Thursday, September 10, 2009

Personal Experience in Relation to Chapter 2 of DOET


Norman made a great amount of sense in his second chapter of "The Design of Everyday Things" He started off the chapter explaining how people wrongly blame themselves for errors that happen in everyday life based upon objects or interfaces they use. I too have made the same mistakes and automatically blamed myself, when really it is the designer that makes these mistakes more likely to happen. I completely agree with Norman when he states that psychology has a lot to do with society falsely blaming themselves for their errors.
Relating back to chapter 1 i can identify with the complicated phone systems. Over the summer i worked in an office where i was required to answer and transfer many calls a day. Everyone in the office had the same kind of phone except for the consul phone in the front. The basic phones that everyone had were a bit easier to transfer a call. You simply answered the phone, and once you knew who to transfer the call to you pushed the hold button, dialed in the extension that you wanted to transfer the call to, and just hung up, knowing the call was properly transferred.
The consul phone on the other hand was much more difficult. To transfer a call you had to put the person on hold, dial in the extension, wait for them to answer, then take the person off hold, hit the transfer button, dial in the extension again, wait for it to ring, then hit transfer again and finally hang up. This seemed so much more complicated than the other phones. I can't count the number of times i accidentally hung up on the caller while trying to transfer their call. This made me feel unaccomplished, as if i couldn't learn something as simple as transferring a phone call.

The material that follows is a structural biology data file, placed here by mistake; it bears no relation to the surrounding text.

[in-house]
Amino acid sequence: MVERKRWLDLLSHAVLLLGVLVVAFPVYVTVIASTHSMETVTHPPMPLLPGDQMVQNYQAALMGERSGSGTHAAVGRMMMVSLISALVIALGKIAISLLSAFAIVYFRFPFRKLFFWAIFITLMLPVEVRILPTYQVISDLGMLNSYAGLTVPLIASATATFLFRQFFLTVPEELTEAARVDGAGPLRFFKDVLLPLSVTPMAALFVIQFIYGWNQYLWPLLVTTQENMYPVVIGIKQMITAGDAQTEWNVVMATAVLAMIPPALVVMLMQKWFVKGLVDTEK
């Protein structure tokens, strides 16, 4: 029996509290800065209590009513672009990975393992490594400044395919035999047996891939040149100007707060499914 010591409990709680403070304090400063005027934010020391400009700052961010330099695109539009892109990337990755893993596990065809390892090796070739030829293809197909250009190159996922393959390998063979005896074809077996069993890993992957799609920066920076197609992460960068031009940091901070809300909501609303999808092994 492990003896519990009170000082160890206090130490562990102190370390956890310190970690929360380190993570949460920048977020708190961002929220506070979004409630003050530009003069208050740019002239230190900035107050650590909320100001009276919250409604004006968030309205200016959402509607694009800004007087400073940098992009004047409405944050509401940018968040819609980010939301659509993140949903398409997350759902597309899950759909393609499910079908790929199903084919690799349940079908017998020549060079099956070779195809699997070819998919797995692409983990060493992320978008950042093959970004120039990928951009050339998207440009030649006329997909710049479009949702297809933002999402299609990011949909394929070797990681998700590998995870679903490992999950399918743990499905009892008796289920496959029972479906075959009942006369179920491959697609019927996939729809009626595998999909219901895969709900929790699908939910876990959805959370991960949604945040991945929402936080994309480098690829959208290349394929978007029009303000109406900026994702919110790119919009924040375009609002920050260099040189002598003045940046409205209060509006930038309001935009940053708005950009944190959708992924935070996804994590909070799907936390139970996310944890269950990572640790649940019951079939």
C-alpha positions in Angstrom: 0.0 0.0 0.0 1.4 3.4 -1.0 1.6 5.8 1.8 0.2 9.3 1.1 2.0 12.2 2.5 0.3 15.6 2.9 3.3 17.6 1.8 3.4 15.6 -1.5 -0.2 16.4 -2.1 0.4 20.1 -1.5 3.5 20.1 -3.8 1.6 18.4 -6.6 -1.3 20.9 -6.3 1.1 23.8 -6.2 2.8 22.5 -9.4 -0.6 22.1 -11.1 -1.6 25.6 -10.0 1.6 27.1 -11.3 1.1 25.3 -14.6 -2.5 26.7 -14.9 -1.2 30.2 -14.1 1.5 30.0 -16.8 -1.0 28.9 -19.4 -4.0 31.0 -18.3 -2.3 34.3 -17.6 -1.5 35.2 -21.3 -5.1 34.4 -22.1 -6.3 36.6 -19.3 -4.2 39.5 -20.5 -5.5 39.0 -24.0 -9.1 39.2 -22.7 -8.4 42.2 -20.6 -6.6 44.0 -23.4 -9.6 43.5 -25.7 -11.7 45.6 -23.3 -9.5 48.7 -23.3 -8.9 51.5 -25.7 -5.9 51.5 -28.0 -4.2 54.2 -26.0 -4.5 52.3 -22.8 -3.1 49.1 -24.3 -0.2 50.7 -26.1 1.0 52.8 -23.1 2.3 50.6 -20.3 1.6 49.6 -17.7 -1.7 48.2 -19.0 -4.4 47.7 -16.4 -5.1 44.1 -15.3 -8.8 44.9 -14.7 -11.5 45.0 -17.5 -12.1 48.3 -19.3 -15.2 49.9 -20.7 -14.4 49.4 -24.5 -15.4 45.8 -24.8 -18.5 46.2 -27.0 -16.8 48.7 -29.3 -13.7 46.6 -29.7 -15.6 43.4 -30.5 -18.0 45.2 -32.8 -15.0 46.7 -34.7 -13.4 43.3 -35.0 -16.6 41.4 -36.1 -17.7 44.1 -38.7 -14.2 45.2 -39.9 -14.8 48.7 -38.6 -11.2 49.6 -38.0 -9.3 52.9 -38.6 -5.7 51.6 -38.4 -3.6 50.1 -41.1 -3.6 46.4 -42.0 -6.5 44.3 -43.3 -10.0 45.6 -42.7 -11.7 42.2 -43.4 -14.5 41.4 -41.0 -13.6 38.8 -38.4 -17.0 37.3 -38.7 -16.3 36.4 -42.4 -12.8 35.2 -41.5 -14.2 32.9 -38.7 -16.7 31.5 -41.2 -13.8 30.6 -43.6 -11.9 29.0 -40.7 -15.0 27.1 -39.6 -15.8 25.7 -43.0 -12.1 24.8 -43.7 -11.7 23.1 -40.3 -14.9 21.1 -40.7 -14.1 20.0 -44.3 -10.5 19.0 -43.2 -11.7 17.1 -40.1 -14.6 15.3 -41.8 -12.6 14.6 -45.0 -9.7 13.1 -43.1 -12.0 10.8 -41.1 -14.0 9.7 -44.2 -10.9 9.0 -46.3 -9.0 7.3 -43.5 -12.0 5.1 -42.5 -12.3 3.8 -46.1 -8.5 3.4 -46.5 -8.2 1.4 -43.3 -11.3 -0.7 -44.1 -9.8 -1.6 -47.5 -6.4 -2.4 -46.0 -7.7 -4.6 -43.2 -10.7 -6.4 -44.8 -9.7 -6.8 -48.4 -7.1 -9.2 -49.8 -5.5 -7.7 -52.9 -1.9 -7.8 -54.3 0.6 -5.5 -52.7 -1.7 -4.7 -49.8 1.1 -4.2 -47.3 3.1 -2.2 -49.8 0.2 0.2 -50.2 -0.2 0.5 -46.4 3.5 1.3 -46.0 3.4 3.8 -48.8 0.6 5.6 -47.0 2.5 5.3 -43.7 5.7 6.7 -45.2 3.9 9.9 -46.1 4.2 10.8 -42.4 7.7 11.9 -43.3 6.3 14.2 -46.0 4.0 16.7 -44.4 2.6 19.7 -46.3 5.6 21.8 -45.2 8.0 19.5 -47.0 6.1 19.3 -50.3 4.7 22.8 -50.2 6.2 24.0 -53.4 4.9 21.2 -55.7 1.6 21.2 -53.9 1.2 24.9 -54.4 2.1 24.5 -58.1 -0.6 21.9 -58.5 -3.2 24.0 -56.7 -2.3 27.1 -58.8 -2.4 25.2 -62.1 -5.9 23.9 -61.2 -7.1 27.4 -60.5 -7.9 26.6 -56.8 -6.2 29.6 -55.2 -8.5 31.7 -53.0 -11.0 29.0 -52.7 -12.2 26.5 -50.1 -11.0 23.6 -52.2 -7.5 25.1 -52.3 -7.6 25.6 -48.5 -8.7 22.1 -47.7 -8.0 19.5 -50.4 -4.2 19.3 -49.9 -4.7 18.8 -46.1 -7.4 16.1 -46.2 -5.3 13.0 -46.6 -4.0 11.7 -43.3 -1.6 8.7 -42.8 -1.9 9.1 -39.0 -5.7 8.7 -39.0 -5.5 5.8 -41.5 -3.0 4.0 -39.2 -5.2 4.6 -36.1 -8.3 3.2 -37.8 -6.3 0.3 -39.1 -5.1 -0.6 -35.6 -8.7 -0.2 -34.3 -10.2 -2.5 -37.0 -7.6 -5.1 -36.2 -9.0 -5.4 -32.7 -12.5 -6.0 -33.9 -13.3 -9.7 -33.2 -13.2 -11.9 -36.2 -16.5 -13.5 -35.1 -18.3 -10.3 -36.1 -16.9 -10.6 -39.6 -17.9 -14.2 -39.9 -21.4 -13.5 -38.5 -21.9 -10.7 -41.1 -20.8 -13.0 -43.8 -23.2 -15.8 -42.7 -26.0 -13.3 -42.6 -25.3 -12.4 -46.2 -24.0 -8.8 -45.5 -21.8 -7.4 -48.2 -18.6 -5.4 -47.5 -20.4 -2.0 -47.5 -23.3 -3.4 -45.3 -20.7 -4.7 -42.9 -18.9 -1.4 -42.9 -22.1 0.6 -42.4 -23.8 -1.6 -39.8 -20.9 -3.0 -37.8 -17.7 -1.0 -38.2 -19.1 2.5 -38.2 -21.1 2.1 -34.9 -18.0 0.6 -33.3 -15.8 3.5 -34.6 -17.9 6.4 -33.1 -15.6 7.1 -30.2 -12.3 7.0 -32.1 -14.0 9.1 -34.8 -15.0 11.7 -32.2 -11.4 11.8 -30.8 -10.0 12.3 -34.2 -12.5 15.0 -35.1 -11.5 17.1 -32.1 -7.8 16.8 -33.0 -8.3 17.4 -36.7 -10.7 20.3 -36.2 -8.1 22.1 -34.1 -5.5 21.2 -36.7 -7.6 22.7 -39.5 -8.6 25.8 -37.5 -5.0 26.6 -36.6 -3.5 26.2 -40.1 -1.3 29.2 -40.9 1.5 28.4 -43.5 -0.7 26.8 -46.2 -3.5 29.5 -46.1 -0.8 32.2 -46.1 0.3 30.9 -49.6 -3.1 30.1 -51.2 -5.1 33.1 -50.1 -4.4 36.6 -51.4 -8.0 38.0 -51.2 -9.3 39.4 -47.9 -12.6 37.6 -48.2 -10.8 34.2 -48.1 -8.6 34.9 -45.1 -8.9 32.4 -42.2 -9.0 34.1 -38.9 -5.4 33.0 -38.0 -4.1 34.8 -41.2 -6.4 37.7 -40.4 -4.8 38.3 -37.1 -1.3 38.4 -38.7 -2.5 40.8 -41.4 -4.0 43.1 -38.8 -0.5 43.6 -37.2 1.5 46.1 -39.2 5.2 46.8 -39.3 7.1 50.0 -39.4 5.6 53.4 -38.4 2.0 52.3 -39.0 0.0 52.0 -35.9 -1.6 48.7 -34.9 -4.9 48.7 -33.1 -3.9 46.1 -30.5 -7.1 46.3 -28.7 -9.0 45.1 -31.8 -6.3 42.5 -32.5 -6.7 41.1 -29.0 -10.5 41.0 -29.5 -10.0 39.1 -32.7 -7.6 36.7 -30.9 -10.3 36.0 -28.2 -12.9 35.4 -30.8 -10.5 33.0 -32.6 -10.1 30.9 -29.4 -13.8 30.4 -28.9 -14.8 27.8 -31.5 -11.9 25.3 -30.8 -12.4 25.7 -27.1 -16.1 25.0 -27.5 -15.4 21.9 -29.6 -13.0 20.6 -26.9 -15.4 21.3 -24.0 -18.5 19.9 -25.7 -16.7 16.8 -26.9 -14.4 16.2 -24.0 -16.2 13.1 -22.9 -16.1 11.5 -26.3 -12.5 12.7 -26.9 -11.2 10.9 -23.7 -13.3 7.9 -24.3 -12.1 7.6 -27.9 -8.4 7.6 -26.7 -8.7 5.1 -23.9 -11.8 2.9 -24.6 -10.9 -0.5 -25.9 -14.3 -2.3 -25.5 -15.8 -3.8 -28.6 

After reading Norman's statements i can realize that it was not my fault, but more so the person who designed the two separate phone systems. Norman made it clear that a designer should know how to minimize the chance for errors to be made. They should have people test their interfaces, acknowledge the errors that are made, and find ways to minimize the possibility of making errors.

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